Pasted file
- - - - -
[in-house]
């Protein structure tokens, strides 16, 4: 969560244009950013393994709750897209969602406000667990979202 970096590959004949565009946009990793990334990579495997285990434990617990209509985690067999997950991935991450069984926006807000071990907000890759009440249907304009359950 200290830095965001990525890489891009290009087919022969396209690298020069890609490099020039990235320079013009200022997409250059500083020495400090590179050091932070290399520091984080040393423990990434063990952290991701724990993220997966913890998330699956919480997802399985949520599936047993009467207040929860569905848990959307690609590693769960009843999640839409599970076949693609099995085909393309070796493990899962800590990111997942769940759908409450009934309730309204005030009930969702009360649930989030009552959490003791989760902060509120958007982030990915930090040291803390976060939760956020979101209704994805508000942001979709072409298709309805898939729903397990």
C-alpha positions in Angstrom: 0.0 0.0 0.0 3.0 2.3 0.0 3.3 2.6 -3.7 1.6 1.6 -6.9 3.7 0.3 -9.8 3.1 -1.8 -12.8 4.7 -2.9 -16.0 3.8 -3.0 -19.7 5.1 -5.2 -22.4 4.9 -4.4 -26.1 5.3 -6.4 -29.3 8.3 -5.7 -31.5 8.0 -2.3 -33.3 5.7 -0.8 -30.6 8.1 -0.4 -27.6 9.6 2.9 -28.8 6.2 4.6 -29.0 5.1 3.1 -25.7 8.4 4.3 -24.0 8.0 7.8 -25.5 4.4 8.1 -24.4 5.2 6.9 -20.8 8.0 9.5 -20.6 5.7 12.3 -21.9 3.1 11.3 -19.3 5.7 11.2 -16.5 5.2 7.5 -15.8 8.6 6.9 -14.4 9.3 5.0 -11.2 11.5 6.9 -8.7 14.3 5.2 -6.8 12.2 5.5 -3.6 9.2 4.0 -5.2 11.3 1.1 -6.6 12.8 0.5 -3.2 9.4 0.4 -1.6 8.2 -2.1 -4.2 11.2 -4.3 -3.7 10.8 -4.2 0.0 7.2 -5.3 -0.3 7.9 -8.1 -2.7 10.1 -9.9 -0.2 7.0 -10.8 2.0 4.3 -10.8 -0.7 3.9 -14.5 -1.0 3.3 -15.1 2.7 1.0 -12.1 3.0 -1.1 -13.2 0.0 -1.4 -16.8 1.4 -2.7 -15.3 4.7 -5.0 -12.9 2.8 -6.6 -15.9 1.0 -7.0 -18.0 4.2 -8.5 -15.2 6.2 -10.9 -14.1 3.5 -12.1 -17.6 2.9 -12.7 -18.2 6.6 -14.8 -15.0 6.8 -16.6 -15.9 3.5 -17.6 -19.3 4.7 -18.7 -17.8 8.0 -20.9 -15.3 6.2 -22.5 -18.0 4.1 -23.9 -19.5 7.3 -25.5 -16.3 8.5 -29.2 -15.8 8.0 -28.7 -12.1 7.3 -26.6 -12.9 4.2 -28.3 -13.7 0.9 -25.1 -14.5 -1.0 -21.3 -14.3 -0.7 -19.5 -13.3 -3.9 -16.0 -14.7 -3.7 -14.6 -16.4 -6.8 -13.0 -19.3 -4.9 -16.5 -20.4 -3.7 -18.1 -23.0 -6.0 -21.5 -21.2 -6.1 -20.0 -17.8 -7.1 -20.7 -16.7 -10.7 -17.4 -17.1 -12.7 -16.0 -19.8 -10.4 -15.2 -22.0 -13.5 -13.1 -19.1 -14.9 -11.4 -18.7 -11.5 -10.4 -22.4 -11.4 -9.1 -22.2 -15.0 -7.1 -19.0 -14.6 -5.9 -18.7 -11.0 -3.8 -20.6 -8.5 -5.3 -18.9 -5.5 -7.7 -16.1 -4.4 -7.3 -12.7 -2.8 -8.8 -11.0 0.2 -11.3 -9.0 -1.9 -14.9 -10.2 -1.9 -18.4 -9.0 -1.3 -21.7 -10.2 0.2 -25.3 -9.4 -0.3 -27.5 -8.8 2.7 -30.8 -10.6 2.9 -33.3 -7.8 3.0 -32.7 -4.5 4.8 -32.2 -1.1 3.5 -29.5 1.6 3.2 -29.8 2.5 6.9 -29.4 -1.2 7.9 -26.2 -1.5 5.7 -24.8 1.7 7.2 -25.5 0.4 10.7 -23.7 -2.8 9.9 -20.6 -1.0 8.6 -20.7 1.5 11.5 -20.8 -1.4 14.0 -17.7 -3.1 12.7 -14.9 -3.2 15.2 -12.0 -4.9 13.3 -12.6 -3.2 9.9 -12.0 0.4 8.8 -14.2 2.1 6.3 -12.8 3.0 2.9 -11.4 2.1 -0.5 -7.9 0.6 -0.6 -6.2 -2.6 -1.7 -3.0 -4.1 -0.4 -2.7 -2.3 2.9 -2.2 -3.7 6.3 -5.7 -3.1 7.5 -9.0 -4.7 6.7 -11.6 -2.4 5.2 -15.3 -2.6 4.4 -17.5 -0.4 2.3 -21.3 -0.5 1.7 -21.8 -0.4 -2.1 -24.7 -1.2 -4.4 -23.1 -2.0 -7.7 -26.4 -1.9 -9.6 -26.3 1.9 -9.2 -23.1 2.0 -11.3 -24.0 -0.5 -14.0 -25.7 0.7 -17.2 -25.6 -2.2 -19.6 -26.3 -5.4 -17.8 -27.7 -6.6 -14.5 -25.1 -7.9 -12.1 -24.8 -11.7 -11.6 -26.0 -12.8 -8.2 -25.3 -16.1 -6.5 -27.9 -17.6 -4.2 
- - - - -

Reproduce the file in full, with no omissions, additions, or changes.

[in-house]
């Protein structure tokens, strides 16, 4: 969560244009950013393994709750897209969602406000667990979202 970096590959004949565009946009990793990334990579495997285990434990617990209509985690067999997950991935991450069984926006807000071990907000890759009440249907304009359950 200290830095965001990525890489891009290009087919022969396209690298020069890609490099020039990235320079013009200022997409250059500083020495400090590179050091932070290399520091984080040393423990990434063990952290991701724990993220997966913890998330699956919480997802399985949520599936047993009467207040929860569905848990959307690609590693769960009843999640839409599970076949693609099995085909393309070796493990899962800590990111997942769940759908409450009934309730309204005030009930969702009360649930989030009552959490003791989760902060509120958007982030990915930090040291803390976060939760956020979101209704994805508000942001979709072409298709309805898939729903397990």
C-alpha positions in Angstrom: 0.0 0.0 0.0 3.0 2.3 0.0 3.3 2.6 -3.7 1.6 1.6 -6.9 3.7 0.3 -9.8 3.1 -1.8 -12.8 4.7 -2.9 -16.0 3.8 -3.0 -19.7 5.1 -5.2 -22.4 4.9 -4.4 -26.1 5.3 -6.4 -29.3 8.3 -5.7 -31.5 8.0 -2.3 -33.3 5.7 -0.8 -30.6 8.1 -0.4 -27.6 9.6 2.9 -28.8 6.2 4.6 -29.0 5.1 3.1 -25.7 8.4 4.3 -24.0 8.0 7.8 -25.5 4.4 8.1 -24.4 5.2 6.9 -20.8 8.0 9.5 -20.6 5.7 12.3 -21.9 3.1 11.3 -19.3 5.7 11.2 -16.5 5.2 7.5 -15.8 8.6 6.9 -14.4 9.3 5.0 -11.2 11.5 6.9 -8.7 14.3 5.2 -6.8 12.2 5.5 -3.6 9.2 4.0 -5.2 11.3 1.1 -6.6 12.8 0.5 -3.2 9.4 0.4 -1.6 8.2 -2.1 -4.2 11.2 -4.3 -3.7 10.8 -4.2 0.0 7.2 -5.3 -0.3 7.9 -8.1 -2.7 10.1 -9.9 -0.2 7.0 -10.8 2.0 4.3 -10.8 -0.7 3.9 -14.5 -1.0 3.3 -15.1 2.7 1.0 -12.1 3.0 -1.1 -13.2 0.0 -1.4 -16.8 1.4 -2.7 -15.3 4.7 -5.0 -12.9 2.8 -6.6 -15.9 1.0 -7.0 -18.0 4.2 -8.5 -15.2 6.2 -10.9 -14.1 3.5 -12.1 -17.6 2.9 -12.7 -18.2 6.6 -14.8 -15.0 6.8 -16.6 -15.9 3.5 -17.6 -19.3 4.7 -18.7 -17.8 8.0 -20.9 -15.3 6.2 -22.5 -18.0 4.1 -23.9 -19.5 7.3 -25.5 -16.3 8.5 -29.2 -15.8 8.0 -28.7 -12.1 7.3 -26.6 -12.9 4.2 -28.3 -13.7 0.9 -25.1 -14.5 -1.0 -21.3 -14.3 -0.7 -19.5 -13.3 -3.9 -16.0 -14.7 -3.7 -14.6 -16.4 -6.8 -13.0 -19.3 -4.9 -16.5 -20.4 -3.7 -18.1 -23.0 -6.0 -21.5 -21.2 -6.1 -20.0 -17.8 -7.1 -20.7 -16.7 -10.7 -17.4 -17.1 -12.7 -16.0 -19.8 -10.4 -15.2 -22.0 -13.5 -13.1 -19.1 -14.9 -11.4 -18.7 -11.5 -10.4 -22.4 -11.4 -9.1 -22.2 -15.0 -7.1 -19.0 -14.6 -5.9 -18.7 -11.0 -3.8 -20.6 -8.5 -5.3 -18.9 -5.5 -7.7 -16.1 -4.4 -7.3 -12.7 -2.8 -8.8 -11.0 0.2 -11.3 -9.0 -1.9 -14.9 -10.2 -1.9 -18.4 -9.0 -1.3 -21.7 -10.2 0.2 -25.3 -9.4 -0.3 -27.5 -8.8 2.7 -30.8 -10.6 2.9 -33.3 -7.8 3.0 -32.7 -4.5 4.8 -32.2 -1.1 3.5 -29.5 1.6 3.2 -29.8 2.5 6.9 -29.4 -1.2 7.9 -26.2 -1.5 5.7 -24.8 1.7 7.2 -25.5 0.4 10.7 -23.7 -2.8 9.9 -20.6 -1.0 8.6 -20.7 1.5 11.5 -20.8 -1.4 14.0 -17.7 -3.1 12.7 -14.9 -3.2 15.2 -12.0 -4.9 13.3 -12.6 -3.2 9.9 -12.0 0.4 8.8 -14.2 2.1 6.3 -12.8 3.0 2.9 -11.4 2.1 -0.5 -7.9 0.6 -0.6 -6.2 -2.6 -1.7 -3.0 -4.1 -0.4 -2.7 -2.3 2.9 -2.2 -3.7 6.3 -5.7 -3.1 7.5 -9.0 -4.7 6.7 -11.6 -2.4 5.2 -15.3 -2.6 4.4 -17.5 -0.4 2.3 -21.3 -0.5 1.7 -21.8 -0.4 -2.1 -24.7 -1.2 -4.4 -23.1 -2.0 -7.7 -26.4 -1.9 -9.6 -26.3 1.9 -9.2 -23.1 2.0 -11.3 -24.0 -0.5 -14.0 -25.7 0.7 -17.2 -25.6 -2.2 -19.6 -26.3 -5.4 -17.8 -27.7 -6.6 -14.5 -25.1 -7.9 -12.1 -24.8 -11.7 -11.6 -26.0 -12.8 -8.2 -25.3 -16.1 -6.5 -27.9 -17.6 -4.2 